HTML and CSS Reference
In-Depth Information
If you run Linux, or your server does, FFmpeg will almost certainly be available through
one of your standard repositories (although possibly in the non-free section). Note that to
do any encoding, you'll also need libraries to supply the codecs (like MP4 or OGG). On
Linux, you'll download them using the same package manager you used to install the main
binary, but Windows and Mac users may have to do a bit of extra work.
If you have problems with the examples in this section, we recommend using a virtual
machine and installing one of the popular Linux distributions on it. The examples in this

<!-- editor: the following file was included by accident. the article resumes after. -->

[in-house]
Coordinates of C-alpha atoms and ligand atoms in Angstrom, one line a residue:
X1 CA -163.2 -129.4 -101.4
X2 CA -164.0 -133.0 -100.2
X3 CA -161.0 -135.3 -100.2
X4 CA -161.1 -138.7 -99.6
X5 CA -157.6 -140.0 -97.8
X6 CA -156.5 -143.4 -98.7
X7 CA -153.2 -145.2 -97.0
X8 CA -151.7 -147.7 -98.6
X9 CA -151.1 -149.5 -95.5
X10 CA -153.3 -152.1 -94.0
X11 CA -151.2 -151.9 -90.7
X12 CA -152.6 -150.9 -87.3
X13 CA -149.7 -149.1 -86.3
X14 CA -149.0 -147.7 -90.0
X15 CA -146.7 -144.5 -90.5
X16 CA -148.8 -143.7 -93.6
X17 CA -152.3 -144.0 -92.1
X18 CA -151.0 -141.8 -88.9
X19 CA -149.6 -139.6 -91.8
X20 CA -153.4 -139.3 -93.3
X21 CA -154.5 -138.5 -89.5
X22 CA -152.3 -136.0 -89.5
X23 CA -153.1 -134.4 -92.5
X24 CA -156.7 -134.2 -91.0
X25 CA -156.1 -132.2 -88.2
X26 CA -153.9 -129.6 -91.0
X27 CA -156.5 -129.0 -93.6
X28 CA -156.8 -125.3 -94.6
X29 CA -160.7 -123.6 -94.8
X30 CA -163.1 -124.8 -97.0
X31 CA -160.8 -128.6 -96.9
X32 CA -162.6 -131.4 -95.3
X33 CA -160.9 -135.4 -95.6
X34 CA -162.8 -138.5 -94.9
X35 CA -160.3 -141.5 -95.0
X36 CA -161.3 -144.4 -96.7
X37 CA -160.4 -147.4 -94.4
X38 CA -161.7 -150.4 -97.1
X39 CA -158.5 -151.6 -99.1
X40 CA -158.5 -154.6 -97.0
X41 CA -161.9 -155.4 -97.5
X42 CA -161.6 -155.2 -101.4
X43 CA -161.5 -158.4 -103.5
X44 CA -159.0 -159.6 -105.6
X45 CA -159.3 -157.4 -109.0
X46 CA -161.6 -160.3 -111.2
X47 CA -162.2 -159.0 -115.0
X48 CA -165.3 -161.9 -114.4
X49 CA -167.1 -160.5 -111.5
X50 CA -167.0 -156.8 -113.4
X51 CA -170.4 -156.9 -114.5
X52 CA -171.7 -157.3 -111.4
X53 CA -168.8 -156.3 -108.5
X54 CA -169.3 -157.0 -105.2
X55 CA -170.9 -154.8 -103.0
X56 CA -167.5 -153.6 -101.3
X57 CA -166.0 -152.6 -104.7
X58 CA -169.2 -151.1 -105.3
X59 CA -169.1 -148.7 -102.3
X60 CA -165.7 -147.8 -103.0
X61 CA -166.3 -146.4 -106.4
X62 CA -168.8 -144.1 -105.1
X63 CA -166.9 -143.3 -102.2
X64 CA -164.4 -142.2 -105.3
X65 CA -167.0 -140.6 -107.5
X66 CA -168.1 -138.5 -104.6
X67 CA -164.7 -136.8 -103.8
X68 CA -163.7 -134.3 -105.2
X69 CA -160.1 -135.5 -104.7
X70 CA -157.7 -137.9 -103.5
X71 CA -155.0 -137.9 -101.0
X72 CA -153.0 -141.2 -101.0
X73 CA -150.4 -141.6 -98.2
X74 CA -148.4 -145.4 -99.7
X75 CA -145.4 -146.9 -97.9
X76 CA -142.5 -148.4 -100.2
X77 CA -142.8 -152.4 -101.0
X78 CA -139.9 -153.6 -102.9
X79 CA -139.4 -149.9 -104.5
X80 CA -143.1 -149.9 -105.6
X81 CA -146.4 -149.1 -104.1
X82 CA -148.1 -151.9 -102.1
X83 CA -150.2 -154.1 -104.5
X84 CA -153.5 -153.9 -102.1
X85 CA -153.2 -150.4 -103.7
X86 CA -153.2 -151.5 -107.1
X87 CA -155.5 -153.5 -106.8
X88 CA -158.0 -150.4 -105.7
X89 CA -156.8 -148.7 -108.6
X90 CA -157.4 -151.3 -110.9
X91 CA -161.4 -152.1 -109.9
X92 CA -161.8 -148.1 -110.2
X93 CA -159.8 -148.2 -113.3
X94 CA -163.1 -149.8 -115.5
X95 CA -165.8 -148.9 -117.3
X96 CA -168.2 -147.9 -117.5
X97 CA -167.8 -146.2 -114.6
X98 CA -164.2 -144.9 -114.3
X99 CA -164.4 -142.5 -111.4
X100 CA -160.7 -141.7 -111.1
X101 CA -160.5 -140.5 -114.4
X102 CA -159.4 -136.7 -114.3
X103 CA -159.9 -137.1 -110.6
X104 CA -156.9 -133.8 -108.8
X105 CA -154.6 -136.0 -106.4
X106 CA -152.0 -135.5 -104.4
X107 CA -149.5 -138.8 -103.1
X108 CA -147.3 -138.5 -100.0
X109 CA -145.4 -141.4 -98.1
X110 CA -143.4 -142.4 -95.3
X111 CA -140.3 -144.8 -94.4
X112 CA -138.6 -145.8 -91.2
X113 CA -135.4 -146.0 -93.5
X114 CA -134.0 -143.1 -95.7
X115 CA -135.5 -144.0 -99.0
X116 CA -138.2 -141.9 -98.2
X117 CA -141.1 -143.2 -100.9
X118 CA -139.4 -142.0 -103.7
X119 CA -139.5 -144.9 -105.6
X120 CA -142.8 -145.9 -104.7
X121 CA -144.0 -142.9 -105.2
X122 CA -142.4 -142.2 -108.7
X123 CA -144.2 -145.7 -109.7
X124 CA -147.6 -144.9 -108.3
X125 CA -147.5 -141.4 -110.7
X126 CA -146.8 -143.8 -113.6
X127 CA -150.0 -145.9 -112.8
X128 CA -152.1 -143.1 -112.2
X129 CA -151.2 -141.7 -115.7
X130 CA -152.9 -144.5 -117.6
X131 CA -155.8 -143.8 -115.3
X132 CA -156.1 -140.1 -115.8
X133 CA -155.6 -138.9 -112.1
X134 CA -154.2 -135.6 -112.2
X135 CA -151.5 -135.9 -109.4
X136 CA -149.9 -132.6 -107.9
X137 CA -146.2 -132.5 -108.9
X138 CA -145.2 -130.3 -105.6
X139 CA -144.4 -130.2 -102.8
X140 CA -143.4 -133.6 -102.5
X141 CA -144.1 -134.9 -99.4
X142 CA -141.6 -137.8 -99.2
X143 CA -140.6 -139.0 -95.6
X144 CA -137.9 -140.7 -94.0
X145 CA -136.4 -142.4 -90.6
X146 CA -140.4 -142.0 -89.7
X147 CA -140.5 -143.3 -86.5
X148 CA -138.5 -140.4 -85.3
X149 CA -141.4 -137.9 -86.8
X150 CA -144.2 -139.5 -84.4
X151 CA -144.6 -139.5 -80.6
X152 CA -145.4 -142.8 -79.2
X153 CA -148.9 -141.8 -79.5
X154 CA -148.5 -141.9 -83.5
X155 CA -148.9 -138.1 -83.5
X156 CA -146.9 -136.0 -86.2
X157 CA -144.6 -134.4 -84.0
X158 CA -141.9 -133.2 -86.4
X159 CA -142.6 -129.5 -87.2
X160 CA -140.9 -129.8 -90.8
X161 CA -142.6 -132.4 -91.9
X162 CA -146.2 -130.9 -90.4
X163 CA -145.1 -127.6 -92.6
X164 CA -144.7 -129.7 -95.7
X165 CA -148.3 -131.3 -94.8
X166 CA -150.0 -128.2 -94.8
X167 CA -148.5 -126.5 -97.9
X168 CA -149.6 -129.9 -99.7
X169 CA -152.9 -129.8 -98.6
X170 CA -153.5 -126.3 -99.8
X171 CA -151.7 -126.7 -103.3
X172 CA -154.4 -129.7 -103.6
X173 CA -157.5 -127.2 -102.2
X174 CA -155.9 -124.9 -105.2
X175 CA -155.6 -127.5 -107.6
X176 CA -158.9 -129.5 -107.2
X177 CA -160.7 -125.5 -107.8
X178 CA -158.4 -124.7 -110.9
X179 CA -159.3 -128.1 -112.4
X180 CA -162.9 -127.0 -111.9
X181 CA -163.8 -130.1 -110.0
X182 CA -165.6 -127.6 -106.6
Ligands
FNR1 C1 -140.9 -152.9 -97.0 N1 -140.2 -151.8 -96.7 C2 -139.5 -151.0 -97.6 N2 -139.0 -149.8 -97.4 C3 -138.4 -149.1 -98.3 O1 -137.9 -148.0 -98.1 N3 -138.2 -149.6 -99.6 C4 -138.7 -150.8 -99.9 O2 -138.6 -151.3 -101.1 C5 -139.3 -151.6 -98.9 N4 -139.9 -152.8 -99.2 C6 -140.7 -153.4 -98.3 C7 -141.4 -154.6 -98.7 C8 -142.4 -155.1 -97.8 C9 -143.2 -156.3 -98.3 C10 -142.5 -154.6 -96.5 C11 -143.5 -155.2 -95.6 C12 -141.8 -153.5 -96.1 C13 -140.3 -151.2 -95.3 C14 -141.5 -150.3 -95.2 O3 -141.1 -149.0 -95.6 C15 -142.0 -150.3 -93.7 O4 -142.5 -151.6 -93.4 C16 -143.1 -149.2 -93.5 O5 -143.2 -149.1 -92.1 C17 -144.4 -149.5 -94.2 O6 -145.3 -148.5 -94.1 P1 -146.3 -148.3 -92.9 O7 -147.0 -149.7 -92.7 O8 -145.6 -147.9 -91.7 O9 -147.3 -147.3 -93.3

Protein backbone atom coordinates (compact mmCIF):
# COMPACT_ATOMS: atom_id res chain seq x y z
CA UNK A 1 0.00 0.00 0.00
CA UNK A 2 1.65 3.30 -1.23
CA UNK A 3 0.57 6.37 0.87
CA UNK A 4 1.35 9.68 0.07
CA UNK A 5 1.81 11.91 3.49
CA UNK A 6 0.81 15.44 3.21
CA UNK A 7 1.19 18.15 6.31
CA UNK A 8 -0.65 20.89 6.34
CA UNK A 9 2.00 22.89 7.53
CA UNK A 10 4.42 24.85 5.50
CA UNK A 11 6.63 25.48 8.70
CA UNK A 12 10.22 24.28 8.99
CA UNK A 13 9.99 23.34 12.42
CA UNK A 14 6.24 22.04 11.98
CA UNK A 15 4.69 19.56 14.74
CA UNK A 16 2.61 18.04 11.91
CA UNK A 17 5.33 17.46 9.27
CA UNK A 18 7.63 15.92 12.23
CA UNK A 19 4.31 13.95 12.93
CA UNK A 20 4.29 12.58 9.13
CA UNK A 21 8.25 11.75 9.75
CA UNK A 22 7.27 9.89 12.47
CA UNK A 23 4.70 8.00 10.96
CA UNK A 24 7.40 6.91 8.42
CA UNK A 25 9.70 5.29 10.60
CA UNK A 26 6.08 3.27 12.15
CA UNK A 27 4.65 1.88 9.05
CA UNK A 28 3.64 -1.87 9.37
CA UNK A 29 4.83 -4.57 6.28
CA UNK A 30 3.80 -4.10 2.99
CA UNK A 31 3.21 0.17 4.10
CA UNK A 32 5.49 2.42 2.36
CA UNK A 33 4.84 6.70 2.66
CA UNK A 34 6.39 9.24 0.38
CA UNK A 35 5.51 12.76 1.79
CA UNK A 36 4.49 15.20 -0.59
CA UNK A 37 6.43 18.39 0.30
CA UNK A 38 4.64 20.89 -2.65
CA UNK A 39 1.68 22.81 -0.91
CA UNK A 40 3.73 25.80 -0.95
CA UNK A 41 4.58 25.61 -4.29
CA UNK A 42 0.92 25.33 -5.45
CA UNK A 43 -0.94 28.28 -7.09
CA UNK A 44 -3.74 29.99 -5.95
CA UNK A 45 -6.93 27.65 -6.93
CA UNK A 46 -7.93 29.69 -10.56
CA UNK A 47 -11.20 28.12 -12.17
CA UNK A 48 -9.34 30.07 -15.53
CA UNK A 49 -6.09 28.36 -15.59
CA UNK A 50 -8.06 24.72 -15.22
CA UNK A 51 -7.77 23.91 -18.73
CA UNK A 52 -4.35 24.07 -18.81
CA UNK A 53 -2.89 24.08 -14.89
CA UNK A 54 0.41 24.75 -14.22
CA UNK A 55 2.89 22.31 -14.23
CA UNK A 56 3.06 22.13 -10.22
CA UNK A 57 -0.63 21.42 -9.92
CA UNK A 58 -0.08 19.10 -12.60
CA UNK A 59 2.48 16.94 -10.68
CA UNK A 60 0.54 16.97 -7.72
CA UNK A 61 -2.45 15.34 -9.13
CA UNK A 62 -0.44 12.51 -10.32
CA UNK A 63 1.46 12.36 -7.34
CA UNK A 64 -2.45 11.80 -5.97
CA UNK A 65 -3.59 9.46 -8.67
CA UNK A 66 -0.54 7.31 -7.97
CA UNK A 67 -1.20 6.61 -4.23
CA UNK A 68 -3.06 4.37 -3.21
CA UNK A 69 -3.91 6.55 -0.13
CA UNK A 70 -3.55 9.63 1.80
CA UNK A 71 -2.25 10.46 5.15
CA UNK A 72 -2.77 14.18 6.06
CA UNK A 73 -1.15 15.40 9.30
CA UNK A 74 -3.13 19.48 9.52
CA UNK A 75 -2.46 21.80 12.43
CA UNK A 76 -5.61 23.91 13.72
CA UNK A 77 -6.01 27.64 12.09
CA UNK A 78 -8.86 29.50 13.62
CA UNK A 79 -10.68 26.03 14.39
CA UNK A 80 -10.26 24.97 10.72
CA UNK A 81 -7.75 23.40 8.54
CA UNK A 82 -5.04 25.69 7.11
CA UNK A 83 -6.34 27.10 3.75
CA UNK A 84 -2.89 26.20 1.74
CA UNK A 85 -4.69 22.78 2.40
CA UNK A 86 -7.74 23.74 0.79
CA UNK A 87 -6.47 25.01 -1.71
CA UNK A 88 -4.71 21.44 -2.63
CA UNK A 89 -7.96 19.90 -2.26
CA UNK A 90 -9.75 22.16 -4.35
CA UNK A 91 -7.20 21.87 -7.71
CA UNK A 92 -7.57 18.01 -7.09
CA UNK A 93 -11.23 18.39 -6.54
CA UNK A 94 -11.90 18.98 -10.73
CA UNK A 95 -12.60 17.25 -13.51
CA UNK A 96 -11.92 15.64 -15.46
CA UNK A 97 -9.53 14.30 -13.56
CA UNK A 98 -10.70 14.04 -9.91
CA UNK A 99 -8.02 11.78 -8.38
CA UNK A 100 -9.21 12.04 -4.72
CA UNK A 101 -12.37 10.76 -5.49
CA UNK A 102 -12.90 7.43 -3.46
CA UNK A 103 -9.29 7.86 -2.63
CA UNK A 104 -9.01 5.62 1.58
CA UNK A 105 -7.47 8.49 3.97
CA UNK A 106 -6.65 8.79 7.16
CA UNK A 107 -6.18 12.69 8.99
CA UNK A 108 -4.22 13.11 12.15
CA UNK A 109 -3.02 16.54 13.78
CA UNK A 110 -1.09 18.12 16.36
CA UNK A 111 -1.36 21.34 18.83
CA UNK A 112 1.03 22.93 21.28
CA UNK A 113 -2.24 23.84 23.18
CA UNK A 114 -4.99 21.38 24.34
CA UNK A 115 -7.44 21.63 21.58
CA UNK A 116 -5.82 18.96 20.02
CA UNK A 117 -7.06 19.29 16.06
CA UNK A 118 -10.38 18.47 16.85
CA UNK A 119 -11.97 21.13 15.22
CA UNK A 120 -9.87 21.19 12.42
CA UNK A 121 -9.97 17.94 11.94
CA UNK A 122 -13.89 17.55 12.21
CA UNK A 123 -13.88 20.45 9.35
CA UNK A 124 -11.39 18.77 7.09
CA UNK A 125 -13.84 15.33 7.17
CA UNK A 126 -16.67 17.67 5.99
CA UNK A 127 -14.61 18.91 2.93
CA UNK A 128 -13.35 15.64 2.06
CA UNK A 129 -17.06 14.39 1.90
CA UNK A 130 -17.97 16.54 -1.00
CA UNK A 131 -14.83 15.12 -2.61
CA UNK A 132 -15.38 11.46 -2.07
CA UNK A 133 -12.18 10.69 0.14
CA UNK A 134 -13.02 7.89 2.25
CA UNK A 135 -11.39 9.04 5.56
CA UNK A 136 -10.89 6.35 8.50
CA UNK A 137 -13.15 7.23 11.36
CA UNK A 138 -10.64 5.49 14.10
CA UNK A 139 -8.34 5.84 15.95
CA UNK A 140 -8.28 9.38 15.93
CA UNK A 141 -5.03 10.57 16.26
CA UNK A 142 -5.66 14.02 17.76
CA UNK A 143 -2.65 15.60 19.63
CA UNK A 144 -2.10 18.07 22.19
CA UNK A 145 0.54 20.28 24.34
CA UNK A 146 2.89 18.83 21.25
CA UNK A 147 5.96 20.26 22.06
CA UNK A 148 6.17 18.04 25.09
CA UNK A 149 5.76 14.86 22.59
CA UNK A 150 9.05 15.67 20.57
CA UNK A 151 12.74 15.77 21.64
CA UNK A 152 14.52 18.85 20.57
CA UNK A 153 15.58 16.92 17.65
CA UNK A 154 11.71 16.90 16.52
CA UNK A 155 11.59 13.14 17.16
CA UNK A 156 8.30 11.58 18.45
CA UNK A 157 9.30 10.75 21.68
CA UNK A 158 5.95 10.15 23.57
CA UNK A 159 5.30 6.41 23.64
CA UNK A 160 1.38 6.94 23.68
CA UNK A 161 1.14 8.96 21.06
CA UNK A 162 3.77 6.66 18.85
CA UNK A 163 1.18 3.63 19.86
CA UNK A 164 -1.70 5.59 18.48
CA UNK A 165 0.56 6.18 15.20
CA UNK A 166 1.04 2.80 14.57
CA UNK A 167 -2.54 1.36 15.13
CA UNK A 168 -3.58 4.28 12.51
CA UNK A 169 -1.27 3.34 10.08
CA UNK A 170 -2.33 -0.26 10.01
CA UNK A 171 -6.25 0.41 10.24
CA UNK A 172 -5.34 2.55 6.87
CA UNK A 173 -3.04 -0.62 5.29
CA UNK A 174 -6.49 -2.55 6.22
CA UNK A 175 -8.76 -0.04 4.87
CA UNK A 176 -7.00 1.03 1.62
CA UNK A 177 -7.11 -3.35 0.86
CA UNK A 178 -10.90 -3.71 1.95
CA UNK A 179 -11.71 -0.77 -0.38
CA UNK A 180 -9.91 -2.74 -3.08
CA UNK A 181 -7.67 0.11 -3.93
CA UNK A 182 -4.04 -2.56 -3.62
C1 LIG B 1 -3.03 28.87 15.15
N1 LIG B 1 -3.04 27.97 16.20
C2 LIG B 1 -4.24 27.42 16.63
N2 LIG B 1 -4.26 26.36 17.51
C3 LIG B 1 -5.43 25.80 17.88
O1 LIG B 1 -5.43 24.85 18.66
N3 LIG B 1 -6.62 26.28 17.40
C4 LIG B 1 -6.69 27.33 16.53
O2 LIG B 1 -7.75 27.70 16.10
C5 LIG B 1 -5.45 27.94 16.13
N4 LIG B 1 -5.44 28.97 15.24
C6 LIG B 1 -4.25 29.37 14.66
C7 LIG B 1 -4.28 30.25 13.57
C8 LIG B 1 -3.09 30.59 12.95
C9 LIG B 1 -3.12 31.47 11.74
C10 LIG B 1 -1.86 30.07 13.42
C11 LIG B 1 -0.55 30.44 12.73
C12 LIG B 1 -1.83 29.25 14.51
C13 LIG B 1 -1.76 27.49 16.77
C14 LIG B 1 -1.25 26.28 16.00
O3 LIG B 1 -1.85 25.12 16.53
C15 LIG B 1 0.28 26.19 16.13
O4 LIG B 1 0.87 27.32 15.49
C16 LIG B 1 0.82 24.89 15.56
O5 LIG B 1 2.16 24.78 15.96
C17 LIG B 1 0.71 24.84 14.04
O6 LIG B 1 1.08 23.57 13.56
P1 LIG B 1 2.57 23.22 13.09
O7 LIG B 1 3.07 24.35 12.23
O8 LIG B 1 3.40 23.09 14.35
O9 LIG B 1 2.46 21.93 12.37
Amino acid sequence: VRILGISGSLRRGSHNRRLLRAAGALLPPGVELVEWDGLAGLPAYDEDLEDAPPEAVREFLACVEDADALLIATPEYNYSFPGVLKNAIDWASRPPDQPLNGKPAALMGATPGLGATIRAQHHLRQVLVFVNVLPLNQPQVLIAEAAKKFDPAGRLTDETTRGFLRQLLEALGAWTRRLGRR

chapter have been tested with Fedora 17 using FFmpeg version 0.10.4 recompiled from the
source RPM to enable FAAC.
H.2. Finding out what codecs were used on source video
The first useful thing you can do with FFmpeg is investigate which codecs have been used
on your source video. Following is an example command line:
ffmpeg -i VID_20120122_132134.mp4
This code will produce a whole load of output describing what options your FFmpeg binary
was built with, but at the end you should see something like what's shown in the following
Listing H.1. Output from the ffmpeg -i command
For comparison, the next listing shows the output from a file recorded on a “proper” HD
video camera.
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